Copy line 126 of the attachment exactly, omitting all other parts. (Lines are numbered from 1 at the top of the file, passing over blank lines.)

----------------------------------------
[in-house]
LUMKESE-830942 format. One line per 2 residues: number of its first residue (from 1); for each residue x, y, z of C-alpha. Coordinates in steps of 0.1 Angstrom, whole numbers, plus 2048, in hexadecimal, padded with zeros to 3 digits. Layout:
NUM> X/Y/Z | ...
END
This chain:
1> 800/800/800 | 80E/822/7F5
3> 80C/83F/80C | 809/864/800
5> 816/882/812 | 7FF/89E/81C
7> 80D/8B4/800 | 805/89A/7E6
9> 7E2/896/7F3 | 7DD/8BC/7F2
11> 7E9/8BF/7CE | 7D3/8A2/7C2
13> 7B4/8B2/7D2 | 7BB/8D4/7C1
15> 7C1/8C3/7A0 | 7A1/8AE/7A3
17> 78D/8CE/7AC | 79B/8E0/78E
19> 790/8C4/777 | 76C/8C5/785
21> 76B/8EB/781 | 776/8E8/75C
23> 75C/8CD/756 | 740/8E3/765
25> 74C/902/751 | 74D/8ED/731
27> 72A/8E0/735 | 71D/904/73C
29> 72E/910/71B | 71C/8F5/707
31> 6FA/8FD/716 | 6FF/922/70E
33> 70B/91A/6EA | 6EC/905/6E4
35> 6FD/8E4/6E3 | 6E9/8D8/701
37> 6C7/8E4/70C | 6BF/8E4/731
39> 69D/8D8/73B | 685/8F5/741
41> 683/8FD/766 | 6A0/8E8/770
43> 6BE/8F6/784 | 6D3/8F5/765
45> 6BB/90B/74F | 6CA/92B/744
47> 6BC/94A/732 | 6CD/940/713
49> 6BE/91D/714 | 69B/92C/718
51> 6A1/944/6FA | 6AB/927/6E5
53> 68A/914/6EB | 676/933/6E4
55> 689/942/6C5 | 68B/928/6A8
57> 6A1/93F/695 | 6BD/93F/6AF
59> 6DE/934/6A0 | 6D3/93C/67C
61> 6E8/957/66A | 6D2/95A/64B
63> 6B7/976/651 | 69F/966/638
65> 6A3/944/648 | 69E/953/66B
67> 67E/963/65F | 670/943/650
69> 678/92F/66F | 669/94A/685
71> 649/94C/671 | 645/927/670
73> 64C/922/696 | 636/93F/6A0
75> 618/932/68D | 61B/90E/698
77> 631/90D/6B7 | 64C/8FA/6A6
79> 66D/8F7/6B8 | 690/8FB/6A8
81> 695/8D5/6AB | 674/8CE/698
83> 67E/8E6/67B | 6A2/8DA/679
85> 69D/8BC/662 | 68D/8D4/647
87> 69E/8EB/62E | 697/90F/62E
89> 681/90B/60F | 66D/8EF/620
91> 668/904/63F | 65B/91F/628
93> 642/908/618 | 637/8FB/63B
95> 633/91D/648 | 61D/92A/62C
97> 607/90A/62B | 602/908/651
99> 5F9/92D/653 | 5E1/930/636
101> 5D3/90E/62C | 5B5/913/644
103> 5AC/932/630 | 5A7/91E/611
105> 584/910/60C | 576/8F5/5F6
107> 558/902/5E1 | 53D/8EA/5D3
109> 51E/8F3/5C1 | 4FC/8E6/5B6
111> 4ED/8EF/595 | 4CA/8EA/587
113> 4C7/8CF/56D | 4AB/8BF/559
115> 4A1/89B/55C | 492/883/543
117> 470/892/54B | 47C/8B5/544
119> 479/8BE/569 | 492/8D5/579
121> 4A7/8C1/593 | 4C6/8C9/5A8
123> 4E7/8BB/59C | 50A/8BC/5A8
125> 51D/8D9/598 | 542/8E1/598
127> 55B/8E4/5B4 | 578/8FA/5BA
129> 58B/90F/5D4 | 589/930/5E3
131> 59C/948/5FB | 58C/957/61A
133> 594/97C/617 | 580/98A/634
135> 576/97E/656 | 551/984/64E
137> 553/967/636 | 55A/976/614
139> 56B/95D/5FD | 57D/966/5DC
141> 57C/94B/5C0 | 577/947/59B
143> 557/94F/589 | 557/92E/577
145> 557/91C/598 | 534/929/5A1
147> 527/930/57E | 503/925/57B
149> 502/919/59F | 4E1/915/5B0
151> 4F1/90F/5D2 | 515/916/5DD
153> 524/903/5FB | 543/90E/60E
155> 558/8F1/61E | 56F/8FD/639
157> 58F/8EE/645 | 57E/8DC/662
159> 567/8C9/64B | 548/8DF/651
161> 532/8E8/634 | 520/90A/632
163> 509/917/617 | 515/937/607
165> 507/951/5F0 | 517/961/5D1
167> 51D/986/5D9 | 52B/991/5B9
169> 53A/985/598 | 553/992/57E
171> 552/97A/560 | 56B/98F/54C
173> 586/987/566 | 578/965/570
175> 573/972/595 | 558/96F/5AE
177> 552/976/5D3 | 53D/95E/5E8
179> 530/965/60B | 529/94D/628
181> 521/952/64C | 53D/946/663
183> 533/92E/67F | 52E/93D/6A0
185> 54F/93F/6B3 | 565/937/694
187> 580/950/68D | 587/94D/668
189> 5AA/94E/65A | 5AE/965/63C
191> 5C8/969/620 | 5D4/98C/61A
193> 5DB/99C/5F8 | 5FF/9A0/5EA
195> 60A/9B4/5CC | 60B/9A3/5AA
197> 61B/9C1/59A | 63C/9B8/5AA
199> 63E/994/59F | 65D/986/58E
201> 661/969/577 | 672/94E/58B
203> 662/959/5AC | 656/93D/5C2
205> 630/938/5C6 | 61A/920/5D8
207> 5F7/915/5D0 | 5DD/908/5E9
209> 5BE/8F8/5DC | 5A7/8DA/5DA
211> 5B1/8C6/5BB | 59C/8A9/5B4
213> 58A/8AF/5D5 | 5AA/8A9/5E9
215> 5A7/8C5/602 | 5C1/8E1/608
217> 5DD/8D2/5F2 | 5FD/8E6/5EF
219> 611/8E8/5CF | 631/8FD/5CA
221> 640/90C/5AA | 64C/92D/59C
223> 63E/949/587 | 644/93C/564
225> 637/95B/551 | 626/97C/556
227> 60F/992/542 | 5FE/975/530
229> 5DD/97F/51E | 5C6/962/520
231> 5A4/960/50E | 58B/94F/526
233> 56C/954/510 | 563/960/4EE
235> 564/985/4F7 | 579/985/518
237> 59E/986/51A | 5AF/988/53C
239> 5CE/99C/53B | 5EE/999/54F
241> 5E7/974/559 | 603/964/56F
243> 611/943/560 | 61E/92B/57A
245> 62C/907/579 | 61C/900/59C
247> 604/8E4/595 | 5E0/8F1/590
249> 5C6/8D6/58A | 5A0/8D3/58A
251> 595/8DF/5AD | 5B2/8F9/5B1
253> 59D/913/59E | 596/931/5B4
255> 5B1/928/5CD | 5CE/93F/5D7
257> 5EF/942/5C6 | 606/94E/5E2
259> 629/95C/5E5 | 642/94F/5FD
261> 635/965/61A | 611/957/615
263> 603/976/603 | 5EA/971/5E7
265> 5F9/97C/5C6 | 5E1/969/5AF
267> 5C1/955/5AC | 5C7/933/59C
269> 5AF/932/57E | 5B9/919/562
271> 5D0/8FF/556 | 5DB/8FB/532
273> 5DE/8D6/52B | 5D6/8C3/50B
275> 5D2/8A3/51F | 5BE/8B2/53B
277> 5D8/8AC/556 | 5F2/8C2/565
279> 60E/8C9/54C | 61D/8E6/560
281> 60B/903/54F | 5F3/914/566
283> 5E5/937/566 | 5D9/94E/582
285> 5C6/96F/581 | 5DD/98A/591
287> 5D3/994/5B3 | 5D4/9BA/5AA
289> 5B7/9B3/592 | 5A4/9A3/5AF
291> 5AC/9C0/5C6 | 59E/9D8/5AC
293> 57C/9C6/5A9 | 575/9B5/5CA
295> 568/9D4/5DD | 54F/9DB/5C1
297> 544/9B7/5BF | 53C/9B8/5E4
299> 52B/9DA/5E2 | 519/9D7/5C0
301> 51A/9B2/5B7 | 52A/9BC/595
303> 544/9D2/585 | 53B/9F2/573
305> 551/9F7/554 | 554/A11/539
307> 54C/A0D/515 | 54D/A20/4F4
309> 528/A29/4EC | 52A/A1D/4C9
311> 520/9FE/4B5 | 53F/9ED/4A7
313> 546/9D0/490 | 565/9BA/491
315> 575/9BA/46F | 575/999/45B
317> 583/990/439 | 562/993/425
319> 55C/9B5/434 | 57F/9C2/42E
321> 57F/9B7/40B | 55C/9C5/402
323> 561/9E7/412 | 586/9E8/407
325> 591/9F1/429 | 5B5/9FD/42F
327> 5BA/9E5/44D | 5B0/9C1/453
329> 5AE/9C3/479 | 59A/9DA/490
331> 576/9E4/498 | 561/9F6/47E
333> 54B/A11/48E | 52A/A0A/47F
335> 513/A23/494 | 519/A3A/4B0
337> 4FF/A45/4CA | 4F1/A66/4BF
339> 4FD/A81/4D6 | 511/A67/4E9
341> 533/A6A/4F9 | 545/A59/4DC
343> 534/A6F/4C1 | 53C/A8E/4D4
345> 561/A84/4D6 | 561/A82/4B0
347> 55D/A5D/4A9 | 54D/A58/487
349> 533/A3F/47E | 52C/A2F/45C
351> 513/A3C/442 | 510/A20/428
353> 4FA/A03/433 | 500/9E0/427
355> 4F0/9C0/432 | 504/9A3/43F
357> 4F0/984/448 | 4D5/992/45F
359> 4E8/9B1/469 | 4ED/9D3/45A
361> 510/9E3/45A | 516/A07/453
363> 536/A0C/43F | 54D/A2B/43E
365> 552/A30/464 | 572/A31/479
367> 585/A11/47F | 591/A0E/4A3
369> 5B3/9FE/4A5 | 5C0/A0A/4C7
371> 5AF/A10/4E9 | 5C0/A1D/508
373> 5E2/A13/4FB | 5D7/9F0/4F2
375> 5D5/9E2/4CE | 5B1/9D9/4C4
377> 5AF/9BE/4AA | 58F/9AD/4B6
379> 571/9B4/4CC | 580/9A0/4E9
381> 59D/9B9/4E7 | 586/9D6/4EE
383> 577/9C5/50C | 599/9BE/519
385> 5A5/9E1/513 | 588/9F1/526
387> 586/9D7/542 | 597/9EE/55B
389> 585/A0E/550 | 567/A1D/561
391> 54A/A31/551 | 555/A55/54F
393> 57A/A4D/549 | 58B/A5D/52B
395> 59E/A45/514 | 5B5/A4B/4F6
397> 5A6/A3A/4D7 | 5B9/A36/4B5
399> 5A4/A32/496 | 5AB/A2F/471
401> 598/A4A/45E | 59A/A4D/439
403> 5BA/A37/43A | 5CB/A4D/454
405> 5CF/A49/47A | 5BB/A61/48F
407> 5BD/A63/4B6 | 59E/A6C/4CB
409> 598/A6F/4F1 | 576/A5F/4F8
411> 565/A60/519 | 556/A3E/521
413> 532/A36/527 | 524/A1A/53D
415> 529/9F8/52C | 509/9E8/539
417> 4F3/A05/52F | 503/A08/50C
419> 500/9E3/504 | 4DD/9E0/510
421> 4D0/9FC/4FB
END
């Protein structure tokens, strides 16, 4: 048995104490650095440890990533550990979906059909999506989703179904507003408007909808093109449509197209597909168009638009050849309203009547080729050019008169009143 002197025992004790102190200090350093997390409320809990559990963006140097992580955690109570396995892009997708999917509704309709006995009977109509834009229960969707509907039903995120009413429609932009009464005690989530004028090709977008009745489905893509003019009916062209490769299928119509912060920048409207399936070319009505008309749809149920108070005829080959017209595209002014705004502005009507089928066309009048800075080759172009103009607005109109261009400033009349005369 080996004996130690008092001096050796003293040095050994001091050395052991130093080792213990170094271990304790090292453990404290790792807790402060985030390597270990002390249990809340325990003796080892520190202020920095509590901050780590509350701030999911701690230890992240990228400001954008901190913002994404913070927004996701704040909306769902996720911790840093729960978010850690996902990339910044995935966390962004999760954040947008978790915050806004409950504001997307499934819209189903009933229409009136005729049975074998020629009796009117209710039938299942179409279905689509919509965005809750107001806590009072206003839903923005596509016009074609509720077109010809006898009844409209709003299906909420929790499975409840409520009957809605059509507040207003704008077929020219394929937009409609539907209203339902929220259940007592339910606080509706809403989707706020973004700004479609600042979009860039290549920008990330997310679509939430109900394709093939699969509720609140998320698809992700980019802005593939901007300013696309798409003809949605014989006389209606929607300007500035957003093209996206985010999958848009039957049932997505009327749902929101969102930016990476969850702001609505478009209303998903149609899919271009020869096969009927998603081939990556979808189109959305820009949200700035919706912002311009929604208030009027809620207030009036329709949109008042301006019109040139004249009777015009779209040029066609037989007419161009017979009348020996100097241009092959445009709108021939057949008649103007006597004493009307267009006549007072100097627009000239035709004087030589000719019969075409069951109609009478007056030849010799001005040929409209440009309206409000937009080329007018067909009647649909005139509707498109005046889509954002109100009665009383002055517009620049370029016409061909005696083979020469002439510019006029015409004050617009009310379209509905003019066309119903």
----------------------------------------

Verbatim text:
241> 5E7/974/559 | 603/964/56F